As an active teacher-mentor, I have unofficially adopted more students (and unwittingly amassed more Godchildren), in my twenty-four years of teaching, than mere figures could even approximate. Because my career began as a high school substitute teacher, fresh out of college at age twenty-two, while working arduously until I could land a more permanent teaching contract…student mentoring was not an automatic, professional rite of passage. In fact to avoid the appearance of a lack of preparedness, I was careful to dress in full business or full African attire everyday and kept my classes extremely busy with rigorous lessons in each of the respective subjects I was assigned to cover. My initial year of teaching was marked by having been “baptized by fire” by the polar opposite joys and pains of teaching that one is faced with as a substitute teacher. At the outset it was easy to maintain a professional distance as an educator, which was to my credit given that there were only a few years separating my own youth and that of the high school senior students.  However, once I had been recruited by a founding principal to a premiere African-centered public school and  served in a long-term capacity as a middle school history/social studies teacher, I soon learned that relationships, not just rigorous academic instruction and mastery of classroom management, would be crucial to my success in the K-8 school environment.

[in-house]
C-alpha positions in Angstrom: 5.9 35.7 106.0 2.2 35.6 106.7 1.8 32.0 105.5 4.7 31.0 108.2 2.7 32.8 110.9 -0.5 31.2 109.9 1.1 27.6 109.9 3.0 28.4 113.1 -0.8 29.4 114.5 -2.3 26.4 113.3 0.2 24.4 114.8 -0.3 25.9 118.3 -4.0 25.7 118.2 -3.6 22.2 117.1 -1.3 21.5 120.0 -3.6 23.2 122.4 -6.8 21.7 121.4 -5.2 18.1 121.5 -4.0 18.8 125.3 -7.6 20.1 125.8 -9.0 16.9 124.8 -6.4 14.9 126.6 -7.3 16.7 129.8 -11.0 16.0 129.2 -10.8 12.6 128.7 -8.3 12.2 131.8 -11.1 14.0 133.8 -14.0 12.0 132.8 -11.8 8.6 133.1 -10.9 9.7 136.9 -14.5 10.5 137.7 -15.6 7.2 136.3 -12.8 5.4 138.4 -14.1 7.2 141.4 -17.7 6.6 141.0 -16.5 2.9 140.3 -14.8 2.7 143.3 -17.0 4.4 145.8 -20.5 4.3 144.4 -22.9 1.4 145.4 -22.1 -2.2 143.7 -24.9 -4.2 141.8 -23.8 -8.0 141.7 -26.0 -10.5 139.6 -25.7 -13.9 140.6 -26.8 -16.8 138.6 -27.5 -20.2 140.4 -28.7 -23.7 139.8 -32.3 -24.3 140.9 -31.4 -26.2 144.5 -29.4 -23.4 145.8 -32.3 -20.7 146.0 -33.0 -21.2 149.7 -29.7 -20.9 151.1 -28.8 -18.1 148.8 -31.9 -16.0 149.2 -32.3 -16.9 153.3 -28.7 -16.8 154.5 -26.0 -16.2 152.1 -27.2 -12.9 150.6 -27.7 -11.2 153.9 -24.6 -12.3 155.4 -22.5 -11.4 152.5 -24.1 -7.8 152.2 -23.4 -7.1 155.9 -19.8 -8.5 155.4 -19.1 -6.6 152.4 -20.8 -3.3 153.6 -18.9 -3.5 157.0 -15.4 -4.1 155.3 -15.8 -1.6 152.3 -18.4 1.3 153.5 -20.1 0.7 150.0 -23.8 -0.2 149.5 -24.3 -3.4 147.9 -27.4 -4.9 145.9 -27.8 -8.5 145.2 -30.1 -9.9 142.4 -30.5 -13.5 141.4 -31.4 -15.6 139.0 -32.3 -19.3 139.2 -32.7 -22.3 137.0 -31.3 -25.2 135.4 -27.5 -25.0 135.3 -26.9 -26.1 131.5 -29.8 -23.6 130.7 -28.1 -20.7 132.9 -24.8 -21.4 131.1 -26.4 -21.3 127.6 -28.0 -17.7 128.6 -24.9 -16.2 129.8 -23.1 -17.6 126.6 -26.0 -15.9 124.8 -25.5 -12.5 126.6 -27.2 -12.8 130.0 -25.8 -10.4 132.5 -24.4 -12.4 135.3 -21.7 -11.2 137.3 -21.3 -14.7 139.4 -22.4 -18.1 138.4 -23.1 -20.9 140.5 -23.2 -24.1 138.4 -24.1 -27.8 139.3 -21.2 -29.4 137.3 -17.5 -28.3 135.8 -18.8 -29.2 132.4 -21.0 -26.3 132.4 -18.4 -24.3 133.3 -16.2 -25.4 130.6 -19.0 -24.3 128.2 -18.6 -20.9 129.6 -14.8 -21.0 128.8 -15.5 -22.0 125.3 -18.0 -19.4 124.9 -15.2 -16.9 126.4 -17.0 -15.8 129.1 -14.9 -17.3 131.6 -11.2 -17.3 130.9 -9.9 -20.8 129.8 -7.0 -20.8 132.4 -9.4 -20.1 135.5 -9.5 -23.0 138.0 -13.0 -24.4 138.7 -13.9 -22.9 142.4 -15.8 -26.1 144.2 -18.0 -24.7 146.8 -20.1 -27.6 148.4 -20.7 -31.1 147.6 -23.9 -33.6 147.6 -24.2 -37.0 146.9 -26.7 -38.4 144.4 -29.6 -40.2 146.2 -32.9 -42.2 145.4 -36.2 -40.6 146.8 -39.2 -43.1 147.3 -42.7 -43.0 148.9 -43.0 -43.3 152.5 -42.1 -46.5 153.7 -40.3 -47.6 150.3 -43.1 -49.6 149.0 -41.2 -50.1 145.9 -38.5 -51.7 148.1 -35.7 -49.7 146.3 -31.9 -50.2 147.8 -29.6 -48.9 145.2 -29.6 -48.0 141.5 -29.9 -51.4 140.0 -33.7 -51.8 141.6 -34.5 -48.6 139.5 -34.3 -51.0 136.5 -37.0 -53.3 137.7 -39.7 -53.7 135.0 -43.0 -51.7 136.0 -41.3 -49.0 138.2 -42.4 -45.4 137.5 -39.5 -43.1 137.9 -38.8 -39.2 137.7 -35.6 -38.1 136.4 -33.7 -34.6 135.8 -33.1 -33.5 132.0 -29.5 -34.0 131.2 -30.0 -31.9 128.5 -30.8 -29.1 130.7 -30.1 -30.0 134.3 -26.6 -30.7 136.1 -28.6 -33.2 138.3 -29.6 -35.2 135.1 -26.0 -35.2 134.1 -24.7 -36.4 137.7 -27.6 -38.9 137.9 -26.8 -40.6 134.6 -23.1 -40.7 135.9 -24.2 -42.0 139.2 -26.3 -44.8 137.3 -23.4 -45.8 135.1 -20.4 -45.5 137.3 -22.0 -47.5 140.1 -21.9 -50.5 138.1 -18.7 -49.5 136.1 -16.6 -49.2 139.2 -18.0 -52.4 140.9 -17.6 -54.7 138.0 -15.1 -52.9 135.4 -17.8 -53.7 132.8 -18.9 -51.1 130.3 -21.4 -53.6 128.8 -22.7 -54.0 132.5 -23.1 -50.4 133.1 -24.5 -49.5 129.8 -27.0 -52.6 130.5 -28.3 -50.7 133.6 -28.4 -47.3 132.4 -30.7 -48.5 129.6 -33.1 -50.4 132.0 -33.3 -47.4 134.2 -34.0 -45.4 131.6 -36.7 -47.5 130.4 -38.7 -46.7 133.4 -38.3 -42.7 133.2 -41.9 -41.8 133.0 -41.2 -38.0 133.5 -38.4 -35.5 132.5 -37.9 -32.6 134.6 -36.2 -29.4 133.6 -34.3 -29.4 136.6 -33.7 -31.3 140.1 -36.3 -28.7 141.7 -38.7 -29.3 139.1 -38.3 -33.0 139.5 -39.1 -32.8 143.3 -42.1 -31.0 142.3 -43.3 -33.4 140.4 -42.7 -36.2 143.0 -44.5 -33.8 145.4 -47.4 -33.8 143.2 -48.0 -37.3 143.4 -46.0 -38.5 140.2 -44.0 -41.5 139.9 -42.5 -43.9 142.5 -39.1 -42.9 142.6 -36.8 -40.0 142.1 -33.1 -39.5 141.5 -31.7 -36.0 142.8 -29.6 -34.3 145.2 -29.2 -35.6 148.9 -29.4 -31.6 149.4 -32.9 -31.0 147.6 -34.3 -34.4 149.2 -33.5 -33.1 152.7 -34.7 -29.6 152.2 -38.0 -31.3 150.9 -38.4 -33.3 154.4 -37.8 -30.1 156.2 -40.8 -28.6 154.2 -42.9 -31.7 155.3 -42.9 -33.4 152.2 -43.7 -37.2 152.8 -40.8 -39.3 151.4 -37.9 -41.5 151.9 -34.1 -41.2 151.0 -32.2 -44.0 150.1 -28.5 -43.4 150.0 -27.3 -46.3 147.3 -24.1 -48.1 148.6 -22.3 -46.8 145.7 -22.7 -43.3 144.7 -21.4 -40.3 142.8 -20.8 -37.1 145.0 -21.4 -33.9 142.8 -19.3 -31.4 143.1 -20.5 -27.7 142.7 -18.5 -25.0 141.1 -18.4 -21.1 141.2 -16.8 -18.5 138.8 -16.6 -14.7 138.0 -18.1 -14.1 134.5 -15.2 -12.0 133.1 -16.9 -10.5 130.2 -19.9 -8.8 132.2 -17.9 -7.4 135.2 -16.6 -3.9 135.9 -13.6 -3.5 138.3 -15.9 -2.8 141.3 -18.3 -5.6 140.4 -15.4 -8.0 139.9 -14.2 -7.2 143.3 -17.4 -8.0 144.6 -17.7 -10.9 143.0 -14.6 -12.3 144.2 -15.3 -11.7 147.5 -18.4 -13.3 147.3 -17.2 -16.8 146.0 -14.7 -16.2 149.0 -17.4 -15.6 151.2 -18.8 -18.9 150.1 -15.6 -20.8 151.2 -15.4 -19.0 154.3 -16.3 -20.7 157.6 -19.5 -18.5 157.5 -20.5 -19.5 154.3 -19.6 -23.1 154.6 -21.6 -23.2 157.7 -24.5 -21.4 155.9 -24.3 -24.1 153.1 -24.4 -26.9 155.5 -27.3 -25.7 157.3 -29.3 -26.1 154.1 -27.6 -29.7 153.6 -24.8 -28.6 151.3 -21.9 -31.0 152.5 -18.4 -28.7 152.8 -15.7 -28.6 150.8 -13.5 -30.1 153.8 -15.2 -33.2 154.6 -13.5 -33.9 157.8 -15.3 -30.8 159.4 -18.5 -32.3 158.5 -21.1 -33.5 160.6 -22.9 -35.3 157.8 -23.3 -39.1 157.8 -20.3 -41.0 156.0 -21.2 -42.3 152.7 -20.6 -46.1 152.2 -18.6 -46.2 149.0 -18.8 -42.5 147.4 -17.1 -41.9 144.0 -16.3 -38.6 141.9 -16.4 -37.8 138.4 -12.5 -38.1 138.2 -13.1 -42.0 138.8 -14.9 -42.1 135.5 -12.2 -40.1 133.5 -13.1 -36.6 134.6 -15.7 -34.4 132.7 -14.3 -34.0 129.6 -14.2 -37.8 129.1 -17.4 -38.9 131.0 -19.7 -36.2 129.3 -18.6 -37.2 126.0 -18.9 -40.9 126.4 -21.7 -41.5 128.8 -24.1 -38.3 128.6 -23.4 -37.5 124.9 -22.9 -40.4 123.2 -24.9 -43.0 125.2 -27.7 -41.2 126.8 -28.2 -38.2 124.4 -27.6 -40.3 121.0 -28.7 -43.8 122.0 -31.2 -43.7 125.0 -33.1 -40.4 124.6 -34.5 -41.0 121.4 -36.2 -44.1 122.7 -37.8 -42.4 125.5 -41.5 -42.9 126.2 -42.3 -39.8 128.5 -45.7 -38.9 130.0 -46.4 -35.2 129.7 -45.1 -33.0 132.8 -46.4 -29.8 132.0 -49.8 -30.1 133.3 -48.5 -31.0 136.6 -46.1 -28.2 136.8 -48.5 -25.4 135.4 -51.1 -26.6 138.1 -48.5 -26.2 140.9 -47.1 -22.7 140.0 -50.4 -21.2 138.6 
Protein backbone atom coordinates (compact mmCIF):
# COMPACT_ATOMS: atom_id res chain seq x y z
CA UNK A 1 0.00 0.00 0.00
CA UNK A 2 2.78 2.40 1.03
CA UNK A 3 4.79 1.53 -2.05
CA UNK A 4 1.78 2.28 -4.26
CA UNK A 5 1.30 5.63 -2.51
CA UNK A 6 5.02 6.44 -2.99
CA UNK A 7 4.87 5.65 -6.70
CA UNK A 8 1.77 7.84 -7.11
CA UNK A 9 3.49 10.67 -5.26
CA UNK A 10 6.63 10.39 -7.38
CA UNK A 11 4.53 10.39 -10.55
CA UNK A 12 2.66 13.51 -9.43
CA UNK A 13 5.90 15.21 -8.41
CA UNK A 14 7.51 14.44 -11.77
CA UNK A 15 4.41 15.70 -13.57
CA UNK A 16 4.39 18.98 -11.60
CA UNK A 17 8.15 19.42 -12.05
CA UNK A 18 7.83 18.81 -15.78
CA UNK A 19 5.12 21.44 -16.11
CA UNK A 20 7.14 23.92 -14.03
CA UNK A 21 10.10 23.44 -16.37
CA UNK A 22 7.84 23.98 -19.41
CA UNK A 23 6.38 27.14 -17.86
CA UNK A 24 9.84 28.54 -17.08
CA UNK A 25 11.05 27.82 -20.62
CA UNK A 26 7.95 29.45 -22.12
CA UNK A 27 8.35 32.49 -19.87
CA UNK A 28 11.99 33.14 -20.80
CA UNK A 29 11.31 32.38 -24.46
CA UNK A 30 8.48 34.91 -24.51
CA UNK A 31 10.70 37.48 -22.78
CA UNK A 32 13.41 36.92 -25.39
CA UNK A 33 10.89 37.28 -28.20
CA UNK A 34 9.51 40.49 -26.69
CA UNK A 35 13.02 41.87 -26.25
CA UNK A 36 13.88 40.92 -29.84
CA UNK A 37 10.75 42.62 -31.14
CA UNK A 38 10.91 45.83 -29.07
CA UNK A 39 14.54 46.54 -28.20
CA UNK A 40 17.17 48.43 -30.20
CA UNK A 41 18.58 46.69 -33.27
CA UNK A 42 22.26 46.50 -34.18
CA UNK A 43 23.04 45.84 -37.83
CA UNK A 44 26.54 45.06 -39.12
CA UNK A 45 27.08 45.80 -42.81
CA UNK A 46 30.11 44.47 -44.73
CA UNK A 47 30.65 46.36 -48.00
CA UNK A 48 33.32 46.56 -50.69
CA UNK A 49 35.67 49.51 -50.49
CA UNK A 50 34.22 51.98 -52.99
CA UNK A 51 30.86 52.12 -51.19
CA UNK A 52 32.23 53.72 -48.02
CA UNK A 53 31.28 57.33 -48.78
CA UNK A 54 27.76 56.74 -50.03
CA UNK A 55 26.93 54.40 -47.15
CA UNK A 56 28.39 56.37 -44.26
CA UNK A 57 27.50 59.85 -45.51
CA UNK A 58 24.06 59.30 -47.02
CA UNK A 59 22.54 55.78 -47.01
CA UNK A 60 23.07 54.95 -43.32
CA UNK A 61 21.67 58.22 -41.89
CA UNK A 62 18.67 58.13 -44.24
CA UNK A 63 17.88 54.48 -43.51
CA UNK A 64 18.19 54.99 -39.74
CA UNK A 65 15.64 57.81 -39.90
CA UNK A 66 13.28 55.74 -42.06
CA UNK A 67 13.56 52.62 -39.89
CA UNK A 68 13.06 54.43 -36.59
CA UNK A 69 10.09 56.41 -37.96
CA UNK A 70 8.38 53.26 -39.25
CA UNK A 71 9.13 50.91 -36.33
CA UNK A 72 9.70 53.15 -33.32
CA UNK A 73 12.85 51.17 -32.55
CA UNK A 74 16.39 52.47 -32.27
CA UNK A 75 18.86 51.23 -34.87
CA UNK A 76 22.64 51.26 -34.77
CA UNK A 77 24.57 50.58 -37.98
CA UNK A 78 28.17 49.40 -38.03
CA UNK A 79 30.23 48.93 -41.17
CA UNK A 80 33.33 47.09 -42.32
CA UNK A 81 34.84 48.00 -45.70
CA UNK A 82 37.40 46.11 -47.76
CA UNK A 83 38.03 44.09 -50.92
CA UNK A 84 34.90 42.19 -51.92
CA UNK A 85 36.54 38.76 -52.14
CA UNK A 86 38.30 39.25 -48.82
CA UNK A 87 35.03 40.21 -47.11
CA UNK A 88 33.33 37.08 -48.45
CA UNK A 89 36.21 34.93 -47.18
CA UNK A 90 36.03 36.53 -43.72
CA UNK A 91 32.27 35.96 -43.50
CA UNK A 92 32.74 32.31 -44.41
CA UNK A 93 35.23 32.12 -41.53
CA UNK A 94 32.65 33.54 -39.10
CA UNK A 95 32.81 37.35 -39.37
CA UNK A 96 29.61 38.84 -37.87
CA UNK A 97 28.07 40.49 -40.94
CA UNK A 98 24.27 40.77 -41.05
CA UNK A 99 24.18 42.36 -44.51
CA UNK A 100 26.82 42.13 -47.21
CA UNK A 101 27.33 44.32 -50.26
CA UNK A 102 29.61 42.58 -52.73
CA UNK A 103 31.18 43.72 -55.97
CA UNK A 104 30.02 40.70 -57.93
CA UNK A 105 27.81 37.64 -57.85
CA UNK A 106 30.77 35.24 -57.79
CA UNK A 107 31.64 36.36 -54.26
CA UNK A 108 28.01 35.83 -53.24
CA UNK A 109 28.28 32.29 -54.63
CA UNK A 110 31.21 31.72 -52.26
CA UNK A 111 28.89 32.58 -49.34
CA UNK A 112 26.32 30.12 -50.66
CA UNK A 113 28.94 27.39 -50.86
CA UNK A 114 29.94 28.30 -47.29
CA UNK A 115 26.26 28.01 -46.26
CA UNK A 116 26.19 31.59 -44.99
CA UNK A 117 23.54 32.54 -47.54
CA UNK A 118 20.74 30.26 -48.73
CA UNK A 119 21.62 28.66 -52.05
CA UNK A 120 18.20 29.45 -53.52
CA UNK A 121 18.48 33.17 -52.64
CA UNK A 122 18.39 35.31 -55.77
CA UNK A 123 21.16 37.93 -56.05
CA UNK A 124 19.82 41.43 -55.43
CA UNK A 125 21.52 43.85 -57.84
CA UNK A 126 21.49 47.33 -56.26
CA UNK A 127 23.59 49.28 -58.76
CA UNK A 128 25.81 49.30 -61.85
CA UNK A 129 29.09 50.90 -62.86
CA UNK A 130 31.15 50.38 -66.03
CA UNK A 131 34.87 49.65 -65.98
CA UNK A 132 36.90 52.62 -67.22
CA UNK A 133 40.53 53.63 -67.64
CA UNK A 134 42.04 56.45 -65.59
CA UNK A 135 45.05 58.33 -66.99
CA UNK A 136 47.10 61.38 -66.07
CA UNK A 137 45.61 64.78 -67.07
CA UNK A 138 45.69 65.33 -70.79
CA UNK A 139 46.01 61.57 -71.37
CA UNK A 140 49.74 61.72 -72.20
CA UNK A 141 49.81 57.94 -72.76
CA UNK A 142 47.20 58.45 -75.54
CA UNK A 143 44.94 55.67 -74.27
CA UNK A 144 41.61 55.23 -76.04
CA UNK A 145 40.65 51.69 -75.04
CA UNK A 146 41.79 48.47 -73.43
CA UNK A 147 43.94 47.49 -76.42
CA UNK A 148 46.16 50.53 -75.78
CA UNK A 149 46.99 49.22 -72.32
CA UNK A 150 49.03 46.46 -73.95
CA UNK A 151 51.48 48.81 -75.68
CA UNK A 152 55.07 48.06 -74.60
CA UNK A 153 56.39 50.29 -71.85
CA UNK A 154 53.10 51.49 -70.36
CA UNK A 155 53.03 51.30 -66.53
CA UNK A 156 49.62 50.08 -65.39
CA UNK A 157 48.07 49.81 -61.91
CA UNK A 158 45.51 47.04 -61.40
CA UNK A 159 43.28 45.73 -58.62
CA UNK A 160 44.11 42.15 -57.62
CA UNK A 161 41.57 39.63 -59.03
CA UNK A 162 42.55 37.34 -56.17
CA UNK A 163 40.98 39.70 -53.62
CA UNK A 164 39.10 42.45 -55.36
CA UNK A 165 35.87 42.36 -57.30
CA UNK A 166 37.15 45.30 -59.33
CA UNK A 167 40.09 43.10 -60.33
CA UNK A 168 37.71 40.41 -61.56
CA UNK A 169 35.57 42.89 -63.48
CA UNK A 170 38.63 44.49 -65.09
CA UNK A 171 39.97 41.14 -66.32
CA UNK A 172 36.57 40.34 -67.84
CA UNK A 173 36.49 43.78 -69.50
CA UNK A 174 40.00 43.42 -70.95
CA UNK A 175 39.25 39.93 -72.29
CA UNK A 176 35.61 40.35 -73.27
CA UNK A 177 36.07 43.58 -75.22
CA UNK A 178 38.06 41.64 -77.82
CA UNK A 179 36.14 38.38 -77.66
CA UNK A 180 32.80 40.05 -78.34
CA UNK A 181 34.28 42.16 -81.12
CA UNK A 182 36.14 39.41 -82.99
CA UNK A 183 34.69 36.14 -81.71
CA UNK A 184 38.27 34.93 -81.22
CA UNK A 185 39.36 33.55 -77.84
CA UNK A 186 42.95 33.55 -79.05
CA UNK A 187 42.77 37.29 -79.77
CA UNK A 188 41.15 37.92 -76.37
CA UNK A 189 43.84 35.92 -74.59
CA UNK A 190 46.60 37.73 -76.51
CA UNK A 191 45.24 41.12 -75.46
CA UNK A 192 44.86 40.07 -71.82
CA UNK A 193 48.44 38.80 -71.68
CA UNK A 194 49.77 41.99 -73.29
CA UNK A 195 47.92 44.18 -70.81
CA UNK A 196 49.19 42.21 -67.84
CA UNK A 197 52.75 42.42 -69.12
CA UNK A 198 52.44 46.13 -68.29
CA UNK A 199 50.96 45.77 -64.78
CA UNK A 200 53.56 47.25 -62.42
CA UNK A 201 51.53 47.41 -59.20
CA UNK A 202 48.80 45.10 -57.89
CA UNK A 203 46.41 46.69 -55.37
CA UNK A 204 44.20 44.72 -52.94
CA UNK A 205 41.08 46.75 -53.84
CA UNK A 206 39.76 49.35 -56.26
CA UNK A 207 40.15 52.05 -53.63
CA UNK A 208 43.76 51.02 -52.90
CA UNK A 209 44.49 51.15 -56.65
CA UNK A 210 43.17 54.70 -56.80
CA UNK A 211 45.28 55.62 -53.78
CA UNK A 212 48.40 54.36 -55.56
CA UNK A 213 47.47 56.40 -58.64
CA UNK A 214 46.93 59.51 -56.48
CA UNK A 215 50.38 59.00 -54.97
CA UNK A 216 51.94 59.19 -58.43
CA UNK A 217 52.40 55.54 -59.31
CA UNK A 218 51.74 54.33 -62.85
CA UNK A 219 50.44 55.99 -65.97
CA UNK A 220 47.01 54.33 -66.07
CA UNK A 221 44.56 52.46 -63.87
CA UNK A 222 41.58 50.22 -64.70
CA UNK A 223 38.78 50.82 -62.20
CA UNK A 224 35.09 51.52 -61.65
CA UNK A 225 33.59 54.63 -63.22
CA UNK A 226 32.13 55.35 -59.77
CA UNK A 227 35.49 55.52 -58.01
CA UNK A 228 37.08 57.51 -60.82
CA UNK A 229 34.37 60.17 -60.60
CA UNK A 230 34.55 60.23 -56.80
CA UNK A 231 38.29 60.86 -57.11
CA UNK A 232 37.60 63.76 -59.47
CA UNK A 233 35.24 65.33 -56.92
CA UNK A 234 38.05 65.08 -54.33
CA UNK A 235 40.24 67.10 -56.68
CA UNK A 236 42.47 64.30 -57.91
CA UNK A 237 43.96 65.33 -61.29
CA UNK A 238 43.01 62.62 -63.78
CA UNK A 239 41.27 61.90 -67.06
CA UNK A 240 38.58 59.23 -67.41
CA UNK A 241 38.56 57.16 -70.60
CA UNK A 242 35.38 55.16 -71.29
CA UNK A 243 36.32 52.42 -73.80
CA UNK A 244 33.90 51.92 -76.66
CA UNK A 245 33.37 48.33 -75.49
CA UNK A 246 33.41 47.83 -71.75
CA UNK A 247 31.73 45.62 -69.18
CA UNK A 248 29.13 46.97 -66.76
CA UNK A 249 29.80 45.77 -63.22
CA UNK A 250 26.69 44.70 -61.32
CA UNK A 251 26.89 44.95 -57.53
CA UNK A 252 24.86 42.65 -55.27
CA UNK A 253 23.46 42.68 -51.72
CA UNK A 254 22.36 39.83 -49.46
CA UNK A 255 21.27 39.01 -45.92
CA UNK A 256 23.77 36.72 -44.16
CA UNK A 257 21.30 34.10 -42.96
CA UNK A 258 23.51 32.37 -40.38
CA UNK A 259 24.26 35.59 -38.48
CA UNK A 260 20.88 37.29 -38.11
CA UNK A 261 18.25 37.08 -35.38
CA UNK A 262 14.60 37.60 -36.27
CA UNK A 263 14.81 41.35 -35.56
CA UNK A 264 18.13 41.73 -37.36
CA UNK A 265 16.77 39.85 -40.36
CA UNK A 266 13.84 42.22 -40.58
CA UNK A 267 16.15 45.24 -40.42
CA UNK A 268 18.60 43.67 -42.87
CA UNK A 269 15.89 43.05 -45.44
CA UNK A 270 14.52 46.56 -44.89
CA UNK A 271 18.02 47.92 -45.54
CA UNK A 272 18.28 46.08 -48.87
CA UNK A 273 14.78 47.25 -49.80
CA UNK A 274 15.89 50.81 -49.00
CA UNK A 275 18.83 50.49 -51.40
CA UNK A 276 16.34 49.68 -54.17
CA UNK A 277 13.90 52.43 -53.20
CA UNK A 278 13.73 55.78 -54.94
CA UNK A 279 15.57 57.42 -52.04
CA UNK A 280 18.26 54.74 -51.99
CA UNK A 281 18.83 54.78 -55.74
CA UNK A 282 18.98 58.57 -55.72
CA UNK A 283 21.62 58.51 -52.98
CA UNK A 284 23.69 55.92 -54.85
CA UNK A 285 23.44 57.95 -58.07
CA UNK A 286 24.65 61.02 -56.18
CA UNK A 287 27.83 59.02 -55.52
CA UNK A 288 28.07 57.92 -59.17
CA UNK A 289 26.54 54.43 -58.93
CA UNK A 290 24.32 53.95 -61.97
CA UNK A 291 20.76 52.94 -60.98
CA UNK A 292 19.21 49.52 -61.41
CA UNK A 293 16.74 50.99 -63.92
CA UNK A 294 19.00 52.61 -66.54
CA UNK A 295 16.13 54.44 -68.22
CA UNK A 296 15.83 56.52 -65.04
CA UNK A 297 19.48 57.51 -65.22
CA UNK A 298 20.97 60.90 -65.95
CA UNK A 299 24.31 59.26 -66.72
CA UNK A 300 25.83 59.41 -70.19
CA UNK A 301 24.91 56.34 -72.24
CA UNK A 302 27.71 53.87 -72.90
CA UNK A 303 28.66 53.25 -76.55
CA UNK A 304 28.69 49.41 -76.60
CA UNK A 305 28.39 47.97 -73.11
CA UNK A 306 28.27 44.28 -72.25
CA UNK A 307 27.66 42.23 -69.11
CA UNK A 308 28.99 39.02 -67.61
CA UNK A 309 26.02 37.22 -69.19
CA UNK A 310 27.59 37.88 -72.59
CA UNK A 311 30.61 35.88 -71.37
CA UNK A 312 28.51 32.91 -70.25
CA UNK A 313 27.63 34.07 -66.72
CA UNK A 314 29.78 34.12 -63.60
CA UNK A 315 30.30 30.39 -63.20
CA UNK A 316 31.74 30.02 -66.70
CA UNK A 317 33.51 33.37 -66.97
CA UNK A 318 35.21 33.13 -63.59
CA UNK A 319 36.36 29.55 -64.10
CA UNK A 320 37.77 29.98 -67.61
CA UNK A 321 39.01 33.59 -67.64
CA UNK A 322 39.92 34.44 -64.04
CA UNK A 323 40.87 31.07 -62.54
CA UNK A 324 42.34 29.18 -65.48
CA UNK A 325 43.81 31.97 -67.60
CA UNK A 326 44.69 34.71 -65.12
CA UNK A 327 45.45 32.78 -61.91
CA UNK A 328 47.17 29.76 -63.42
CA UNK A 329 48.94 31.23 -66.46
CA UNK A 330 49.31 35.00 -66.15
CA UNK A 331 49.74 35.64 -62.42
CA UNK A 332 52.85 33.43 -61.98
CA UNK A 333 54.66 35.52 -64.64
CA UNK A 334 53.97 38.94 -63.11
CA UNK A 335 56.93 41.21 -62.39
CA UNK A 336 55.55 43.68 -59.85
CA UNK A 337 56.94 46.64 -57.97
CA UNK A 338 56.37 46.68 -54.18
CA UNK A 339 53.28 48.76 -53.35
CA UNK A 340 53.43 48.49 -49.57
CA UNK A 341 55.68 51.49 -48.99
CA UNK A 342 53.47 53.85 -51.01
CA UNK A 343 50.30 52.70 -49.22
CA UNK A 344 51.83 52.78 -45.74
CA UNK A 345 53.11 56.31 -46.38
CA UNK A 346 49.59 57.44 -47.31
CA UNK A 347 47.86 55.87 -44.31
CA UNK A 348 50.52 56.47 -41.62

Mentoring is loosely interpreted as the inevitable process of building relationships with your students as a means to coax their innate genius and engender high academic achievement as you, the teacher, effortlessly model the virtues of love, patience, compassion and authenticity. In successfully engaging the teacher mentorship model, your students in turn begin to trust your genuine investment in their success and they morph into the absolute best versions of themselves. The teacher as mentor is a multifaceted role, as you are part instructional leader, part parent, part social worker and part all-knowing and trusted guide who must intuitively diagnose all existing areas of academic weakness and then skillfully mitigate the void using your academic expertise. Not unlike other educators, I have taught students who were more than 3-4 years behind their grade-level reading proficiency benchmarks, who required extensive one-on-one reading instruction to even begin to attempt standard assignments. Likewise, I have taught an overabundance of gifted students who have performed well below their personal best because of pre-conceived, lowered expectations and having been repeatedly assigned a universal, albeit wholly unacceptable form of remedial “busy work”, which offers a vivid portrait of America’s vast mis-education. Adding insult to injury, among the large population of perpetually low-performing and untapped high-performing students – there’s a significant number of youth who are: hungry, angry, stressed, abused and disinterested in all things academic. Such challenging students must have their basic tissue needs met, in order to even entertain or attempt to successfully navigate the structured learning environment of schools. Thus, the only way for many successful educators to personalize instruction and ensure widespread success for every student, is to learn that it is incumbent upon us to authentically connect, as much as humanly possible, with each individual student while attempting to meet their corresponding needs. In doing so, educators assume the “larger than life” status of teacher-mentors; accessible to our students far beyond a mere year of classroom instruction. As a proud teacher and mentor to hundreds of students, across the U.S. (who I taught as either middle or high school students in Detroit, MI and Brooklyn, NY respectively) – I have the distinct blessing of having  hundreds of “children” who even in their adult years, still refer to me as their Mama Nefertari and afford me their love and respect as a positive or influential force. For this enormous gift . . . I am eternally grateful.